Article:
| Garcia aRobot Coding Example |
Last Modified: 2006-12-07
This tutorial discusses a C++ program running on a host computer that uses the aRobot API to manage the Garcia robot. This example also demonstrates two other common issues with the Garcia. First, it shows how to write code that is separate from the main brainstem source tree. Second, it shows how to perform "open-loop" control of the Garcia where you issue commands for motor speeds and request sensor data directly and you are in charge of all the parameters of these. The other possible mode is to use the built in primitives to achieve your goals. Both work well, it just depends on your needs.
How do I get the Garcia robot to allow me to directly control the motors, sensors, etc? Also, how do I do this without changing the files in the Acroname cdev download?
The Garcia robot has many built in functions that are meant to handle most basic navigation tasks. Often, people have some other mechanism, like an AI engine or wrapping API that needs to manages the motors and sensor data directly. This we call open-loop control with respect to the Garcia as it becomes the responsibility of the host code to "close the loop" to provide the appropriate actions to inputs encountered.
We will actually still use on built in primitive for this example called the NULL primitive. This does little more than tell the Garcia's monitor program (in TEA on the robot) to manages possible error conditions like forward obstructions, etc. While this NULL primitive is running, we then can query the sensors and drive the motors with abandon. Only when an error condition is met, will the NULL primitive complete and our example will end.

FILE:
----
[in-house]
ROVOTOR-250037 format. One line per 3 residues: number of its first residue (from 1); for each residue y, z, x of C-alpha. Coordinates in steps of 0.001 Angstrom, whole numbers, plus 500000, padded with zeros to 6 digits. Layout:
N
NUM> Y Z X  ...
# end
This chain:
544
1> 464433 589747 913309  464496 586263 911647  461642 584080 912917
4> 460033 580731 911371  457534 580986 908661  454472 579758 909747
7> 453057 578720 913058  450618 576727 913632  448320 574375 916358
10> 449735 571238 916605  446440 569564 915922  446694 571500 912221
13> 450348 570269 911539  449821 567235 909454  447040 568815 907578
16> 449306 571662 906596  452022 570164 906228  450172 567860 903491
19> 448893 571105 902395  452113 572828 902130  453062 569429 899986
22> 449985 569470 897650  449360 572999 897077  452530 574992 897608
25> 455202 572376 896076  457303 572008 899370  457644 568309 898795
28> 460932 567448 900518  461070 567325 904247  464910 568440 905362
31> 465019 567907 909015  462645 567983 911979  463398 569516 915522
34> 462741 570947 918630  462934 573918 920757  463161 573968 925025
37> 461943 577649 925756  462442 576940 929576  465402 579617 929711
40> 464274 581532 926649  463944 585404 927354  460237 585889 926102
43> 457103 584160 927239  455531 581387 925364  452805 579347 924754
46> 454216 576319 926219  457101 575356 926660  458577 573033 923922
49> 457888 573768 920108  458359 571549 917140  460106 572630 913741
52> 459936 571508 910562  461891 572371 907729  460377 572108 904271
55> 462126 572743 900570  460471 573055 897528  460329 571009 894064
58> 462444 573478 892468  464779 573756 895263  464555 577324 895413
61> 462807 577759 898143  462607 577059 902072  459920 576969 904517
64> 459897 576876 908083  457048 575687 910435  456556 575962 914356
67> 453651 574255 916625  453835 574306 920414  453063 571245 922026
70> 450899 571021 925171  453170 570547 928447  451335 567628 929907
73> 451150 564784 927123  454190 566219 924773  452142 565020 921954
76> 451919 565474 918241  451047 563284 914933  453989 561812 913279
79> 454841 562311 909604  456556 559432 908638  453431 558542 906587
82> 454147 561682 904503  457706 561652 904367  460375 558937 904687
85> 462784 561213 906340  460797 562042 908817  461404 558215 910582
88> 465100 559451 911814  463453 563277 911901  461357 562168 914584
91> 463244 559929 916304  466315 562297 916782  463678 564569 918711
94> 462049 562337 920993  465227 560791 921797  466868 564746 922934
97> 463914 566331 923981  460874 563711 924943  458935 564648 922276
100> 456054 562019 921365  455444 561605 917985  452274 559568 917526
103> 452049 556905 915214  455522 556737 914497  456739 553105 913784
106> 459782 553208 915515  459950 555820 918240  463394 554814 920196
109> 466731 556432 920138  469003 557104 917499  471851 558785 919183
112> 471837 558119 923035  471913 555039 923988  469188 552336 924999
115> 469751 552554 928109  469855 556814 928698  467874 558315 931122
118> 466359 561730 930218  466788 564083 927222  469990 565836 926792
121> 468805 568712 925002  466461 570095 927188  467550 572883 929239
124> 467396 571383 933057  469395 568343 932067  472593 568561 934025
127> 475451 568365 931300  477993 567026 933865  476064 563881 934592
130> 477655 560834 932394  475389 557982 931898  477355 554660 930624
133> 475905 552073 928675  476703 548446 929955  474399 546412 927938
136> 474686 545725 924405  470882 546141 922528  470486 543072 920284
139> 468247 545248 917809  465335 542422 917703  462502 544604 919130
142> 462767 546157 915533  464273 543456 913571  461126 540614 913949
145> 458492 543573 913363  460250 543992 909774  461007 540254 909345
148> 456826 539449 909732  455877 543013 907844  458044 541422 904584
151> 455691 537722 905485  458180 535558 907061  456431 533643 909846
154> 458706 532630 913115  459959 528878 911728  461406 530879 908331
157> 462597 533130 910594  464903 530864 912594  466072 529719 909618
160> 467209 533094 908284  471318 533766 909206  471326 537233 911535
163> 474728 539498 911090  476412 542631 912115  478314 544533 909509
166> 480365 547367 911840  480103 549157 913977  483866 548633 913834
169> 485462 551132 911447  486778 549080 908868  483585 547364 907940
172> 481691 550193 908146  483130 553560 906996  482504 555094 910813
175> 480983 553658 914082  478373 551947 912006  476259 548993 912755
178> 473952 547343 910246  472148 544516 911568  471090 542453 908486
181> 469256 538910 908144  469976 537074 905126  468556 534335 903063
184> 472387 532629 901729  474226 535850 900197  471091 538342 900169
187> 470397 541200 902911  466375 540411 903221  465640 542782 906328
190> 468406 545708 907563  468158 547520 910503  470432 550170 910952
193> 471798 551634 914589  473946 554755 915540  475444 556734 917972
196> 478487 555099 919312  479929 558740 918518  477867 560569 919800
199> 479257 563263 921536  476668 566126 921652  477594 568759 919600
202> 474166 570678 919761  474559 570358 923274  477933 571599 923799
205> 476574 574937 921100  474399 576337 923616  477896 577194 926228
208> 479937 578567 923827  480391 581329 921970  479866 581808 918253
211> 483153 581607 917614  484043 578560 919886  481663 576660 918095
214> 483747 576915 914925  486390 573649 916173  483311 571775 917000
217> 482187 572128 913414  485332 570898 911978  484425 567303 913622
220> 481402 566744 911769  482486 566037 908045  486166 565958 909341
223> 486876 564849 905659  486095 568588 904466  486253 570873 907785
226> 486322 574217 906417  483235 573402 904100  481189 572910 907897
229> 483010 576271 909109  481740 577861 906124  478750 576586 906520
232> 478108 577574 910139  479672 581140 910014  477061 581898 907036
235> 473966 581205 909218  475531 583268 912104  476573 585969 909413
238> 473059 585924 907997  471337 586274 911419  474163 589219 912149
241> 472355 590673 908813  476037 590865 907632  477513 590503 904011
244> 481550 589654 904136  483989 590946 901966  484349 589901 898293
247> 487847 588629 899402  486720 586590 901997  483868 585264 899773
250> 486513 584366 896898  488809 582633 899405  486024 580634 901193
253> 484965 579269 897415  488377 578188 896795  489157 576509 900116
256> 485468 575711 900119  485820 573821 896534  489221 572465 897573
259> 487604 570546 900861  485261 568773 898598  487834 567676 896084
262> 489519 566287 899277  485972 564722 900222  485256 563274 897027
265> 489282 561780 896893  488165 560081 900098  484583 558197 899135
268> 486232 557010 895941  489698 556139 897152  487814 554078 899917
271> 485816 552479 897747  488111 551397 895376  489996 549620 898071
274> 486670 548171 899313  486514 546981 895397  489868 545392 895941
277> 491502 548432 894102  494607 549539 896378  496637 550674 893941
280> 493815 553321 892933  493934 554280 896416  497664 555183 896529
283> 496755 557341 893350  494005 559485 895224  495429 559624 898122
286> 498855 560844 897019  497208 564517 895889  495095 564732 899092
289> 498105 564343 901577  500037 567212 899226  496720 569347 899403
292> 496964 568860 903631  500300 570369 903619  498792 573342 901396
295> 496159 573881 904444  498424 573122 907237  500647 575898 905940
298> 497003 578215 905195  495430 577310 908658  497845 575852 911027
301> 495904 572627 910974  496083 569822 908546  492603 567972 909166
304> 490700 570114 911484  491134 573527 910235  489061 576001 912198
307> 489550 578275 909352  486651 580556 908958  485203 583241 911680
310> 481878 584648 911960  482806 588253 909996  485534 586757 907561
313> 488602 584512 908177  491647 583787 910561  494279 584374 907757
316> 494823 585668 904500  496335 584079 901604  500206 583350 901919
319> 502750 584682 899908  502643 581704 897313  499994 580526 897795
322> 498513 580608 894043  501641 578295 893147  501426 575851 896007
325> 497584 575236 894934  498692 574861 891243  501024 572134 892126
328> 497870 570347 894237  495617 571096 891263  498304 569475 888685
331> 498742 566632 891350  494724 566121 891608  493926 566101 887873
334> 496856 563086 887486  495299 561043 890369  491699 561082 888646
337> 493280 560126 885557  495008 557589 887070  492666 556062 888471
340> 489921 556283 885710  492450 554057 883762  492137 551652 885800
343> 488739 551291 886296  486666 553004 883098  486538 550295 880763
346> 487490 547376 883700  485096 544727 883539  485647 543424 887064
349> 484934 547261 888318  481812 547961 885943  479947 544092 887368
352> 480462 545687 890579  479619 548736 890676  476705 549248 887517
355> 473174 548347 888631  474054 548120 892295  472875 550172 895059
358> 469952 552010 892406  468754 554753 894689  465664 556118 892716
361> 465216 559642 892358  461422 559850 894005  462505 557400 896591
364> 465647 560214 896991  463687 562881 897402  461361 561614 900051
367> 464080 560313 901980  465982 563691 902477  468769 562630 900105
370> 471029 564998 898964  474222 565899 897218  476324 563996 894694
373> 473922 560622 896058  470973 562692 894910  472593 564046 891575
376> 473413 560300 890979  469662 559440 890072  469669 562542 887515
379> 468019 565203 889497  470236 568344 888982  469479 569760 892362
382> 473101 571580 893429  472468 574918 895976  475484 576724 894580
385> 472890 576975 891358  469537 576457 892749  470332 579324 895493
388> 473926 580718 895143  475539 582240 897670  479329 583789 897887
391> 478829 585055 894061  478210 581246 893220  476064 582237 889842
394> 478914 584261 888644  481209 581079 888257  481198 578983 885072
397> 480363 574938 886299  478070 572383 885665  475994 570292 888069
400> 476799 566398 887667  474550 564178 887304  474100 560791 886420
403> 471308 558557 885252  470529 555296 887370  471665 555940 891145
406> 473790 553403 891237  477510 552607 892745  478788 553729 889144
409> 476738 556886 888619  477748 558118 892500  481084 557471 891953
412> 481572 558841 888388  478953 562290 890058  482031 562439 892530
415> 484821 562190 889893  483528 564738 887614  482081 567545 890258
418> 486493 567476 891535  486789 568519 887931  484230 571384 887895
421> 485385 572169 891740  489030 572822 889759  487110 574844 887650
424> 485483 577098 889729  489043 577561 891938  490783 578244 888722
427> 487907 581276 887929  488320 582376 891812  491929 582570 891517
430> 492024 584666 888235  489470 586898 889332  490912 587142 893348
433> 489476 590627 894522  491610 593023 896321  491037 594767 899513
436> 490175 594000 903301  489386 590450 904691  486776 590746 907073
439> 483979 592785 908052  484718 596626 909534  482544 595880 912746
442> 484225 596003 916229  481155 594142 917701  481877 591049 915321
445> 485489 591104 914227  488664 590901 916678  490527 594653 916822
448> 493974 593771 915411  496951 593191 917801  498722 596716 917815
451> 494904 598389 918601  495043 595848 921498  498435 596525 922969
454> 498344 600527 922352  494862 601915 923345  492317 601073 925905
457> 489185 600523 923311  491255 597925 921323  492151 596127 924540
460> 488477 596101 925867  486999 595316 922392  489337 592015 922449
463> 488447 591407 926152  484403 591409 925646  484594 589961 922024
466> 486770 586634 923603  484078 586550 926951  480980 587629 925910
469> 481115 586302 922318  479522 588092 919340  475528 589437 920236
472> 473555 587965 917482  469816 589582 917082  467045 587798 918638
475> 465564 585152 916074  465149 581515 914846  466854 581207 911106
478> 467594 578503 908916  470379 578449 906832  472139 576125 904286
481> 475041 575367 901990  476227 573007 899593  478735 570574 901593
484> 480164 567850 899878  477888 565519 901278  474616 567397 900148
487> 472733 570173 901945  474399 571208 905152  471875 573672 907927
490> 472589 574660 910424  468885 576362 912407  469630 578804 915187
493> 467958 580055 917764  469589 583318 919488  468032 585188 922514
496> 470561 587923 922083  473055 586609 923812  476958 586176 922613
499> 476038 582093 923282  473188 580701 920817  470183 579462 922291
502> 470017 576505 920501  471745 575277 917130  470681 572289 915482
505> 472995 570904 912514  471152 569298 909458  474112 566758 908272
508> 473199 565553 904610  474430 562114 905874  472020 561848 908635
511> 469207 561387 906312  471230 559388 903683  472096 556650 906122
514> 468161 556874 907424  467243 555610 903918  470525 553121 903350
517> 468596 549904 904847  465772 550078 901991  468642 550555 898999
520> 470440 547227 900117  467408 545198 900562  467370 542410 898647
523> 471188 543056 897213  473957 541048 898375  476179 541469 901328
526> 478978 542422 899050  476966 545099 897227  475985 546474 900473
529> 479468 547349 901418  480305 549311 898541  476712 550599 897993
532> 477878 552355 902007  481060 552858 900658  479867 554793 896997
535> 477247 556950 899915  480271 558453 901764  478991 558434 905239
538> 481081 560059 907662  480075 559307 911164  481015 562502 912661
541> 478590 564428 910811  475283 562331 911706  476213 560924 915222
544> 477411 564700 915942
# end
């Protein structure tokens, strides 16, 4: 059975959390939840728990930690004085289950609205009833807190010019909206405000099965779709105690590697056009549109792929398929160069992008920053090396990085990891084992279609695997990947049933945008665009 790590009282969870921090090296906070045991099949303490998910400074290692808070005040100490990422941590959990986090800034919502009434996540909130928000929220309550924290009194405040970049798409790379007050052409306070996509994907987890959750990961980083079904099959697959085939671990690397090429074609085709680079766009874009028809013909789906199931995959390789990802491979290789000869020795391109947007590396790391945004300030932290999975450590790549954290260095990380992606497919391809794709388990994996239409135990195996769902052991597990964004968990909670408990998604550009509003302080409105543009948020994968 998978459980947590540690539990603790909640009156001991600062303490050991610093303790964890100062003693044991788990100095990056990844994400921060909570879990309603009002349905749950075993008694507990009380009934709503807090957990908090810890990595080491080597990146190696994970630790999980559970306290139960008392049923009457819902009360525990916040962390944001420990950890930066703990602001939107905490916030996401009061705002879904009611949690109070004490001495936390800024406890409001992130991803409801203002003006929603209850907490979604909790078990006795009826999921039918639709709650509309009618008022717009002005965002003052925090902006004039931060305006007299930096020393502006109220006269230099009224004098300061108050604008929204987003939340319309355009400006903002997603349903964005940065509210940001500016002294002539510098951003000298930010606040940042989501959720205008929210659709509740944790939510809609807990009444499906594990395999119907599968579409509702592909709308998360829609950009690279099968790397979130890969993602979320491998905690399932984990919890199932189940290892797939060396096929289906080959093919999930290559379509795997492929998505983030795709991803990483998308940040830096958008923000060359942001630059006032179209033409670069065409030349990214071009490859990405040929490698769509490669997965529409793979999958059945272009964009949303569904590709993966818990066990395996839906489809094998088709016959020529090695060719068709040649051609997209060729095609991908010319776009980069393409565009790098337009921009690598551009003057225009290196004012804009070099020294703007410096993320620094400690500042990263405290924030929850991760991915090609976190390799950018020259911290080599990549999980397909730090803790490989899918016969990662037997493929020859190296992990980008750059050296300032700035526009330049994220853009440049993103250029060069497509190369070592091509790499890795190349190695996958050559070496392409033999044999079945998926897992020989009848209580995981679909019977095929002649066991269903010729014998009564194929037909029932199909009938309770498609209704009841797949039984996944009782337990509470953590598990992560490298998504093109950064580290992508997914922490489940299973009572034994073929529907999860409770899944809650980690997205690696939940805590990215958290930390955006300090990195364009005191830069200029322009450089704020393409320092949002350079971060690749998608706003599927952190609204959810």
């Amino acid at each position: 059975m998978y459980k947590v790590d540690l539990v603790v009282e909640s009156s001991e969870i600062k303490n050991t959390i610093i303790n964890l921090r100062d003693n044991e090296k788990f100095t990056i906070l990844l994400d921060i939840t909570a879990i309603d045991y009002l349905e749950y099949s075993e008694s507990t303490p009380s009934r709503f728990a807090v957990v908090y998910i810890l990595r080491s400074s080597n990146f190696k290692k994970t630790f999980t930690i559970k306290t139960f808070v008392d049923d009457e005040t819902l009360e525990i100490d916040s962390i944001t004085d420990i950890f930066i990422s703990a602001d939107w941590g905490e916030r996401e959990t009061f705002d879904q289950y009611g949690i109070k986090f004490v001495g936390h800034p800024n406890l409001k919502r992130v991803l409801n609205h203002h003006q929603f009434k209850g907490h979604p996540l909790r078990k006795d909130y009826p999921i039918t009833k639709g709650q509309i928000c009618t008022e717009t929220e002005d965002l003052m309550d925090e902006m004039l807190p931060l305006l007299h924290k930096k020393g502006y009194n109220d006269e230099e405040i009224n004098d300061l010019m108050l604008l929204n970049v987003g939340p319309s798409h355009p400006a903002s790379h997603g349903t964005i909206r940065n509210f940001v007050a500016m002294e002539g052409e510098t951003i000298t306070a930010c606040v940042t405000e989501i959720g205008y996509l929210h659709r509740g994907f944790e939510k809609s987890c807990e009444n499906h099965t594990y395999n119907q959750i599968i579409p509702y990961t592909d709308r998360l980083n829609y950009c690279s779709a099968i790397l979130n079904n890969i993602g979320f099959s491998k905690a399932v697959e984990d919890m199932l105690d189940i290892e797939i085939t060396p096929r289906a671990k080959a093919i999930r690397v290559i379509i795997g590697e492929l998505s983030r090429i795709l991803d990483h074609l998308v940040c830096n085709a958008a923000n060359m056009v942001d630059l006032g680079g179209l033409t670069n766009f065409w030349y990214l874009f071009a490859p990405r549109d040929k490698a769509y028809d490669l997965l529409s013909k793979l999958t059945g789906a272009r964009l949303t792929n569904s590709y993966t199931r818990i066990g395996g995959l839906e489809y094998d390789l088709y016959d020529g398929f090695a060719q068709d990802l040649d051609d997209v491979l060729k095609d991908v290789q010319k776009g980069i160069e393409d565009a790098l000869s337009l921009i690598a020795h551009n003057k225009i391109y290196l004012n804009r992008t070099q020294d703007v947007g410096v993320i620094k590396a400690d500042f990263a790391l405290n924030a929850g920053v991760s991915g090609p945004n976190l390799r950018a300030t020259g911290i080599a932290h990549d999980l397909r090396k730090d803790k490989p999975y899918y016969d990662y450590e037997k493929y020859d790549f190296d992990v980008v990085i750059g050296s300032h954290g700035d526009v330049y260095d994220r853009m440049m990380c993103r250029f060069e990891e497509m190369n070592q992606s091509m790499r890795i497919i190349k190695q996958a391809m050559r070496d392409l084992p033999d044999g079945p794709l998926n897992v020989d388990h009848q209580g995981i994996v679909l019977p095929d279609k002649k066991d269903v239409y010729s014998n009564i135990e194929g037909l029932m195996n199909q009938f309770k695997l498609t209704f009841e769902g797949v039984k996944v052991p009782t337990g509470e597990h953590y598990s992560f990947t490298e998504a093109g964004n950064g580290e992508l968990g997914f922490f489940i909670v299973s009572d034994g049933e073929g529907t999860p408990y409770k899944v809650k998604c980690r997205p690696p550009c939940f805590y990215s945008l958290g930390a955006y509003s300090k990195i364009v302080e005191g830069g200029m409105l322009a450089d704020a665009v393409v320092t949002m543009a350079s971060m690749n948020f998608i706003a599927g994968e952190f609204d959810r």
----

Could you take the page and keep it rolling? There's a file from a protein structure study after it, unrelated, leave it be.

The aRobot API
This example uses the aRobot API which superceeds the aGarcia API. Internally, they are somewhat different in implementation but they both support the same basic properties and primitives so changing to the aRobot API is typically as easy as changing the constructor call. The aRobot API is quite flexible and can be used for virtually any robot using BrainStem controllers. Even just a raw BrainStem controller can be wrapped in the aRobot API for easier manipulation of I/O.
The basic flow requires building a single instance of the aRobot object from an aRobot API file (.robot file). This object then has properties and primitives that can be manipulated to interact with the robot.
There are only 4 files included in the provided source code combined into a tar ball. This includes a readme.txt and a makefile for Unix. There is a simple application C++ class that manages the demo with several methods for simple tasks like timed delays and changing motor speeds. The code is pretty simple and documented throughout. The readme.txt also contains some tips on getting things running.
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